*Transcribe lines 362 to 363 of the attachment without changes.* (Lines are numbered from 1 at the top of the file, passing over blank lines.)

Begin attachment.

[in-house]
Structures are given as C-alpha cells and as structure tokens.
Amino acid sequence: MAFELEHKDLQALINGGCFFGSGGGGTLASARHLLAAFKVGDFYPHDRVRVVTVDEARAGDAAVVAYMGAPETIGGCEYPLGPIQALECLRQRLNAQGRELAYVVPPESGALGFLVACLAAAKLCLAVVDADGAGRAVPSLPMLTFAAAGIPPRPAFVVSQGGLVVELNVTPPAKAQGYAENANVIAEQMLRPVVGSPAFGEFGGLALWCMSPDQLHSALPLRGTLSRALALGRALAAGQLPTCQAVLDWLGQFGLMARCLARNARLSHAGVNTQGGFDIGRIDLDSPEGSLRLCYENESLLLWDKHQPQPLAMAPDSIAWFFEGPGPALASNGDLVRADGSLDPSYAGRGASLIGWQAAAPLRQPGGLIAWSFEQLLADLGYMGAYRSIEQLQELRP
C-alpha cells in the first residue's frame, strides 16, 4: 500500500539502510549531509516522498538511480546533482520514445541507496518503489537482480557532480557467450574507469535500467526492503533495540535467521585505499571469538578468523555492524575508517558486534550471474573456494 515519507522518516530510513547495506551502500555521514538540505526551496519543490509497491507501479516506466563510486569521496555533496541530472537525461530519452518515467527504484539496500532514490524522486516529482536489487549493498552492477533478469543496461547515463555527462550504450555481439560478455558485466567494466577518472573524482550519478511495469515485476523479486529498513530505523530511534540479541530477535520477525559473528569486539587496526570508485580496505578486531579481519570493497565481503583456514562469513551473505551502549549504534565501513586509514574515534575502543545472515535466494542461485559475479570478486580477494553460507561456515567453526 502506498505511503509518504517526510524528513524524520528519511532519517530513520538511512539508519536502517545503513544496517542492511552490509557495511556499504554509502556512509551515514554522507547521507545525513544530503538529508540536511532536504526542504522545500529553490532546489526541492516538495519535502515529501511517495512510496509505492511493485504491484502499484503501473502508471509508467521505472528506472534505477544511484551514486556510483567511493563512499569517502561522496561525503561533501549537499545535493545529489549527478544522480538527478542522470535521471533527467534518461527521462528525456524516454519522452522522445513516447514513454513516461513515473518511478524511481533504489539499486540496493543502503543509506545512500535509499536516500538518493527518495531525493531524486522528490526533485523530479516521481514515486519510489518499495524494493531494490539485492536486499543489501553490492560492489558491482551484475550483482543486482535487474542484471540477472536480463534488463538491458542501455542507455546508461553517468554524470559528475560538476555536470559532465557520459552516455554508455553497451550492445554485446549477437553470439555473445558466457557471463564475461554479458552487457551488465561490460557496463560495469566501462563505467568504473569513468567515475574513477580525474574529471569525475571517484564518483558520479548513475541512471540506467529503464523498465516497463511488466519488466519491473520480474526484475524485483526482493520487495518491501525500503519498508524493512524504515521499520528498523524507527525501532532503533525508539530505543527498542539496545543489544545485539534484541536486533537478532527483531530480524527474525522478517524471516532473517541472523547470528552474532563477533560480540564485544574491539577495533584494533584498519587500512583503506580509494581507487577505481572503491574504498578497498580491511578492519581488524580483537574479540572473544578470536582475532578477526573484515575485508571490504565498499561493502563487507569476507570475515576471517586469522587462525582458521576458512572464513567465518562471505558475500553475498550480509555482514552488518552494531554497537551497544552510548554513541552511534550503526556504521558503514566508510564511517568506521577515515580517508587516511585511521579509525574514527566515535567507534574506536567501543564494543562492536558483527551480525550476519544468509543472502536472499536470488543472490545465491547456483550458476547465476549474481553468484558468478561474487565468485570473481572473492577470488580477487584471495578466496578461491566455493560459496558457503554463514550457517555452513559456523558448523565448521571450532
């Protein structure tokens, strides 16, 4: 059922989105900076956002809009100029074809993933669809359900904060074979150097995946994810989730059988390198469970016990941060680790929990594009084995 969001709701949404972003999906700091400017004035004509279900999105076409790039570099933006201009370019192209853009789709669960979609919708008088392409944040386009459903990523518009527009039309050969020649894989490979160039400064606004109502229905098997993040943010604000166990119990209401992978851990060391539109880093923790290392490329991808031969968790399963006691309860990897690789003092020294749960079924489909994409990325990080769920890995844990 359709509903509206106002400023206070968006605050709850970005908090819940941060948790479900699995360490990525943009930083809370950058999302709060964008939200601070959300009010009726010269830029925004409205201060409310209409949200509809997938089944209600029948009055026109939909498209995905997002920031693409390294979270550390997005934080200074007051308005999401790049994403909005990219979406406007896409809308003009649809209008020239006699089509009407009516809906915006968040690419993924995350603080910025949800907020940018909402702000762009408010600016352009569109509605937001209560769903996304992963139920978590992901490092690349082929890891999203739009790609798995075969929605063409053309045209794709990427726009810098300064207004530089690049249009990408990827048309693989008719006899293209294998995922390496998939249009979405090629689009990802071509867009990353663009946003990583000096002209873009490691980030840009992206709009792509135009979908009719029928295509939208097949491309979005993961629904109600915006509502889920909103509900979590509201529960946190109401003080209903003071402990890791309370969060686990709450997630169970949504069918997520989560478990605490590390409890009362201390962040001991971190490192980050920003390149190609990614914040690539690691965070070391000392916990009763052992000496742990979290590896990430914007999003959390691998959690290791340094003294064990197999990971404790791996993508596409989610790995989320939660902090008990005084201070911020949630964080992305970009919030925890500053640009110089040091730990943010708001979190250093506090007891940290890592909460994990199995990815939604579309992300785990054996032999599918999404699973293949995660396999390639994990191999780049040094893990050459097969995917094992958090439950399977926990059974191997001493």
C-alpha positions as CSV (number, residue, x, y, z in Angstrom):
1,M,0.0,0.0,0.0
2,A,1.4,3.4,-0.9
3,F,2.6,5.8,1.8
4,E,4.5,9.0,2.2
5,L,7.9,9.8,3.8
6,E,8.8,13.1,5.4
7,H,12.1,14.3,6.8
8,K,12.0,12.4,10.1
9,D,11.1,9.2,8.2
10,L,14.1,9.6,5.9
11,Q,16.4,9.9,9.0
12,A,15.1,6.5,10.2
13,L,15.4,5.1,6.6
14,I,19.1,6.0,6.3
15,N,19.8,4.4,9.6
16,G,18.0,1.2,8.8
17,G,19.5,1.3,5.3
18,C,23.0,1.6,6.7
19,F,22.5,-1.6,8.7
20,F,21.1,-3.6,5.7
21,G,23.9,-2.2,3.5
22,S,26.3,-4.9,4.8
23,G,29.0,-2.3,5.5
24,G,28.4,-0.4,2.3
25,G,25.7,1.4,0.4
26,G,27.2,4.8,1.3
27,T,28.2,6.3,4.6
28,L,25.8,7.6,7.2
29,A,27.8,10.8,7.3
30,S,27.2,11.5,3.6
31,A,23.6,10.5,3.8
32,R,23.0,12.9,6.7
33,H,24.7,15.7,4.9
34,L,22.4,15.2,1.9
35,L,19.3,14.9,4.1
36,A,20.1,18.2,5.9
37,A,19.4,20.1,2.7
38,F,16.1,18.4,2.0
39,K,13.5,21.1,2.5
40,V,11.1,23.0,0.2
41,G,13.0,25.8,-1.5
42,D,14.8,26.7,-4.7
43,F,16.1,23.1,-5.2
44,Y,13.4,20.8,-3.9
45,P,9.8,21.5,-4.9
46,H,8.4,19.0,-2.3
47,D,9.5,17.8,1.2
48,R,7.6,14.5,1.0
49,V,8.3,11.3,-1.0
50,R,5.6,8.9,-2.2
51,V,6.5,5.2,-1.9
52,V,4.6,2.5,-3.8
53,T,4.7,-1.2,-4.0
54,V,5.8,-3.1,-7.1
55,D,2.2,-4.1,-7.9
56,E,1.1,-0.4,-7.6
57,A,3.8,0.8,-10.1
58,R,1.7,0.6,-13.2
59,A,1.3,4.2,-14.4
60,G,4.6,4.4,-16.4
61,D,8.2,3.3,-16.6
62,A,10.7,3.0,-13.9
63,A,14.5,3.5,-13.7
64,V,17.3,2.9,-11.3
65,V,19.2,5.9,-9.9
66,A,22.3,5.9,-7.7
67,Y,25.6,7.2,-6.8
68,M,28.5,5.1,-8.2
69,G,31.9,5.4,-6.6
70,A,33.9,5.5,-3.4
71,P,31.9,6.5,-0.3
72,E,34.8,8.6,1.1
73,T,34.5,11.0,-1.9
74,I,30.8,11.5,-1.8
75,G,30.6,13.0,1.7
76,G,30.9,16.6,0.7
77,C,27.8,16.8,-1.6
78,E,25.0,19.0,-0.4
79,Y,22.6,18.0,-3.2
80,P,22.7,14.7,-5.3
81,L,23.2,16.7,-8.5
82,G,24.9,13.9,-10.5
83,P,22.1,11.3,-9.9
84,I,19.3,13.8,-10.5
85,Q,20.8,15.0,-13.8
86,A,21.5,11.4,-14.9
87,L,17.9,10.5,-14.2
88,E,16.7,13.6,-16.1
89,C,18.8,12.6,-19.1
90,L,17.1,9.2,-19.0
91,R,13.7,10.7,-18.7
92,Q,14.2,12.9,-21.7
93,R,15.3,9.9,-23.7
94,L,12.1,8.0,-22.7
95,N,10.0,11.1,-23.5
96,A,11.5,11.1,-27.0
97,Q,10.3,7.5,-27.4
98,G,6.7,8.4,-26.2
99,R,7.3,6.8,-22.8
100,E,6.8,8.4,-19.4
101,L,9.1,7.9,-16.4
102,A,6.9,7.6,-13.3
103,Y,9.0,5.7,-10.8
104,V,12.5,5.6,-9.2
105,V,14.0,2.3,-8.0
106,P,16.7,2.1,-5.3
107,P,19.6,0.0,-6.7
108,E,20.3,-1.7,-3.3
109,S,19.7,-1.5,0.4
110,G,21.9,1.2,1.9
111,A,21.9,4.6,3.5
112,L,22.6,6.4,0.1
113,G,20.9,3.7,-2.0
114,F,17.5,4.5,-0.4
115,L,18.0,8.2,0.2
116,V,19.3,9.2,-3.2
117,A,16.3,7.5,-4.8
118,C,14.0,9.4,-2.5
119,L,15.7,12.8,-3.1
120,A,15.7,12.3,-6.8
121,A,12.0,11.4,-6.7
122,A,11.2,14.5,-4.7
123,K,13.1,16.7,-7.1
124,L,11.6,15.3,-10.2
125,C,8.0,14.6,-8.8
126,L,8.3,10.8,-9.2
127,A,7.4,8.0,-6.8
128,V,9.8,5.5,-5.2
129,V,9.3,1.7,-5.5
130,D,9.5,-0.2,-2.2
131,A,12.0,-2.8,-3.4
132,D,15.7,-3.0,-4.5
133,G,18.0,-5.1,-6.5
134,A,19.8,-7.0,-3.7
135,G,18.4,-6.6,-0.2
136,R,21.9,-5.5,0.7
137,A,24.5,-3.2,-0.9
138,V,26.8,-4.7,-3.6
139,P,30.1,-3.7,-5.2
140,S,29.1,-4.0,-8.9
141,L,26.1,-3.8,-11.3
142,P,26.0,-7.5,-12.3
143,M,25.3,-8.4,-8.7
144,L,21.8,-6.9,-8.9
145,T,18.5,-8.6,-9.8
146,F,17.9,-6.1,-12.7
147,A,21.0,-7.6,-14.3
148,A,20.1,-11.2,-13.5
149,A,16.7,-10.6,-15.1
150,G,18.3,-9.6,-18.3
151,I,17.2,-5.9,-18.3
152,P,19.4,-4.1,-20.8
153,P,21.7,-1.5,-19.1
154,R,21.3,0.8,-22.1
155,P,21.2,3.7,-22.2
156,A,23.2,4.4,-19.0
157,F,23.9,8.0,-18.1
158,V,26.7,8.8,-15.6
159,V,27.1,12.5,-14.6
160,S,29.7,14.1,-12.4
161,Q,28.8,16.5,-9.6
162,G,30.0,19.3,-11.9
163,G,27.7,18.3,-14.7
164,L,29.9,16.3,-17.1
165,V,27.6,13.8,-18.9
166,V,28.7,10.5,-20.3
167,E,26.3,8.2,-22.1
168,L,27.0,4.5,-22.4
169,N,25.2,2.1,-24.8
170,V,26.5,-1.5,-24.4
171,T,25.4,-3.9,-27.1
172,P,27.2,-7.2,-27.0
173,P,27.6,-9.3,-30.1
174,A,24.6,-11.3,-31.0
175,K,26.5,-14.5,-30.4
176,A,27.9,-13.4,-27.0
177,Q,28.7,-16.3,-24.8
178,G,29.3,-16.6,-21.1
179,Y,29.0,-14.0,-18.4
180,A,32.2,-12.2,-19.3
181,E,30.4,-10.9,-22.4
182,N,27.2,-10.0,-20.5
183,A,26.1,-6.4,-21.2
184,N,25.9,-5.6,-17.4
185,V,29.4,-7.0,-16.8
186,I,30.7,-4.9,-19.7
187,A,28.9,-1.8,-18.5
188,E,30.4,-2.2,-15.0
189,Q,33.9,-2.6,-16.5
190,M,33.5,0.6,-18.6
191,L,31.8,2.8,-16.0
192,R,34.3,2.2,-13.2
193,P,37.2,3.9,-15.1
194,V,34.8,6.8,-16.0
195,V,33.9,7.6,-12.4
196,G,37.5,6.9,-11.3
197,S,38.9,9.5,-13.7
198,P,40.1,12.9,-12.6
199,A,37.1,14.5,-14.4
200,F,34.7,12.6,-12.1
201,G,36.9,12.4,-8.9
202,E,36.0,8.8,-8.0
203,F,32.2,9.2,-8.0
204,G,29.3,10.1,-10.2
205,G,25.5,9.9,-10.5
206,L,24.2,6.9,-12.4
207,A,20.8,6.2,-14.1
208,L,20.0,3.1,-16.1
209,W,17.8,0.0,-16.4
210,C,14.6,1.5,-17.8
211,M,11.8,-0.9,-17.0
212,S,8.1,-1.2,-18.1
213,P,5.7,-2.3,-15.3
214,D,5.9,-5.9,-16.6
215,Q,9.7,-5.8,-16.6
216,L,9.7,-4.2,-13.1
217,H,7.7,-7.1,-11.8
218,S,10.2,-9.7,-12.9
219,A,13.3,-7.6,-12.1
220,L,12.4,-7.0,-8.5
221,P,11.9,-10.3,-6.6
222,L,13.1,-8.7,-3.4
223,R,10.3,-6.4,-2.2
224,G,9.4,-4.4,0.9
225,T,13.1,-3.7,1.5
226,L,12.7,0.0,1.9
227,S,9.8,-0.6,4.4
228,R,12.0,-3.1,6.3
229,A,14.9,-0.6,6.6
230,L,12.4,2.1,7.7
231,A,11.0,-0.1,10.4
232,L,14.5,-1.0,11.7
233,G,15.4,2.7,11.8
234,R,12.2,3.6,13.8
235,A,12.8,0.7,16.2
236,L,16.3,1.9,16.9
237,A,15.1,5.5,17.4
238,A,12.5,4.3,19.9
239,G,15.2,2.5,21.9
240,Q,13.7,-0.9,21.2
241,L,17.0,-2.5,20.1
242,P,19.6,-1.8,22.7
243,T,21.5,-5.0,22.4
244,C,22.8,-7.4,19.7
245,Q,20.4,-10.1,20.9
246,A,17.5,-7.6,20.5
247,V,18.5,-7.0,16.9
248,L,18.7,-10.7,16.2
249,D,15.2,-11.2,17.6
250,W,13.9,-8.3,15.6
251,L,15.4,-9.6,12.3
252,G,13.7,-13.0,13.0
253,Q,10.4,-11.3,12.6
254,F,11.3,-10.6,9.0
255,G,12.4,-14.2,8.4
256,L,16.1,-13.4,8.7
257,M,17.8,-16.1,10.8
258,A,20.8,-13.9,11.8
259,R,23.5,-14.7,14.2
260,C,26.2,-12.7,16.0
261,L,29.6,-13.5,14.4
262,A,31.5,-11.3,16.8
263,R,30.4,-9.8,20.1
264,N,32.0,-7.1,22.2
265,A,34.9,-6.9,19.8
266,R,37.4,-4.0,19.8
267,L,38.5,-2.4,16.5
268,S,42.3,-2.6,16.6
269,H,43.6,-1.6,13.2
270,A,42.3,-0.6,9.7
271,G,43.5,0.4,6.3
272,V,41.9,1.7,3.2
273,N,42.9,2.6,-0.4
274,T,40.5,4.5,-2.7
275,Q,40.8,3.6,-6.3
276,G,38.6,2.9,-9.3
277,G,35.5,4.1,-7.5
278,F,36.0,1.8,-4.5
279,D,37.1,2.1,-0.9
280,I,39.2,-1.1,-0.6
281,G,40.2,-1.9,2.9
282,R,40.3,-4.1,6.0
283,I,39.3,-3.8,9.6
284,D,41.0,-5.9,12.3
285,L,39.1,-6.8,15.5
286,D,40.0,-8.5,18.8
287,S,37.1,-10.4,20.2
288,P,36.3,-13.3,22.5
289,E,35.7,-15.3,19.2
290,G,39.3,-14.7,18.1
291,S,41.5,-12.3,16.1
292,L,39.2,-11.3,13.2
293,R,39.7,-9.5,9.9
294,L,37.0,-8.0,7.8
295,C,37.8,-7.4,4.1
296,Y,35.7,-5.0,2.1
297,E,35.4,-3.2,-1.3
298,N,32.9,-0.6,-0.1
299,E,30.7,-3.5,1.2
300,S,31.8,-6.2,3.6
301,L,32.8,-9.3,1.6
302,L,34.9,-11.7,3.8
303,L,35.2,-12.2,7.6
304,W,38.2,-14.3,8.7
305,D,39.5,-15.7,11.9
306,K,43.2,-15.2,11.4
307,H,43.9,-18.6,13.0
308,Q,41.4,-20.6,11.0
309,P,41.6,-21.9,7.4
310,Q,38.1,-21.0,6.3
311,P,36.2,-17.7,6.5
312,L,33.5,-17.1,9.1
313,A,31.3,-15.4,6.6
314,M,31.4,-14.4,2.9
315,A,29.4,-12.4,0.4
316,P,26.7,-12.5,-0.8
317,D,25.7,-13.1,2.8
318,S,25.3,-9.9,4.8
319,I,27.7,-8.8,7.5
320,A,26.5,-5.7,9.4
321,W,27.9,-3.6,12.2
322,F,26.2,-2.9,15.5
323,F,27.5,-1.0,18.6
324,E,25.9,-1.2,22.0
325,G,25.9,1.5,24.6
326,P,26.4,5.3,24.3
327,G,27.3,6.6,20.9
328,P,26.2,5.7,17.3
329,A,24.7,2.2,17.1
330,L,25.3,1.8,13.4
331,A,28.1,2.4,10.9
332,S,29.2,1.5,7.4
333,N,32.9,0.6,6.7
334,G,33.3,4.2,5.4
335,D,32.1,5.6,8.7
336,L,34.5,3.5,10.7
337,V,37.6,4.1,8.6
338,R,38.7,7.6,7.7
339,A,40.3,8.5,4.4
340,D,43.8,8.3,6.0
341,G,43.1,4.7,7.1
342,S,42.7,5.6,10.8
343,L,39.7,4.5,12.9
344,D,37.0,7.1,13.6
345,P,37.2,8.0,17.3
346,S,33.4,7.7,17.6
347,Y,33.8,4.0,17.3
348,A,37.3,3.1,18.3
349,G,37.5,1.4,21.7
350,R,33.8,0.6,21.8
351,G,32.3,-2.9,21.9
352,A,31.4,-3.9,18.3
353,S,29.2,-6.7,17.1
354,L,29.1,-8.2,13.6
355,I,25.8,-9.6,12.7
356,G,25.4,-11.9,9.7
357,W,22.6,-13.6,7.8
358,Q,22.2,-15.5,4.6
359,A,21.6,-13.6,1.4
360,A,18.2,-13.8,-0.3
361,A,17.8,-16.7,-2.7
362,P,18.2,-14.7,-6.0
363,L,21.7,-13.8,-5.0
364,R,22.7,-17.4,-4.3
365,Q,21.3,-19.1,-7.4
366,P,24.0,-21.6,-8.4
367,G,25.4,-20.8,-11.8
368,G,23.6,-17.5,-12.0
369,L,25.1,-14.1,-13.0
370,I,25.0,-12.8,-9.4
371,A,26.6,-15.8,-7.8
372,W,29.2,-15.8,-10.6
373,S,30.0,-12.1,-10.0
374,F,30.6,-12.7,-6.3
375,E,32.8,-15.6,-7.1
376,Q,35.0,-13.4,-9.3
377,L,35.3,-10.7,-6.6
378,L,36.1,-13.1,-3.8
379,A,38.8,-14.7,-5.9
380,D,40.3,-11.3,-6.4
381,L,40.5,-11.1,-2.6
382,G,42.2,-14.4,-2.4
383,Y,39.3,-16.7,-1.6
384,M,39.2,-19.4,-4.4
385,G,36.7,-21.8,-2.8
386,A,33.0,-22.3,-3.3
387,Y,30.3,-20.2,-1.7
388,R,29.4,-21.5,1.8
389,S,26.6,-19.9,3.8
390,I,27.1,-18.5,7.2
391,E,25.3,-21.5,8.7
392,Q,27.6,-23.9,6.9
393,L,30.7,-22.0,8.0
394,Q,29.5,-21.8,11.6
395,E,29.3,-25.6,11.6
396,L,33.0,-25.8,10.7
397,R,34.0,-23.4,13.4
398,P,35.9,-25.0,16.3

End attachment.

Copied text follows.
356,G,25.4,-11.9,9.7
357,W,22.6,-13.6,7.8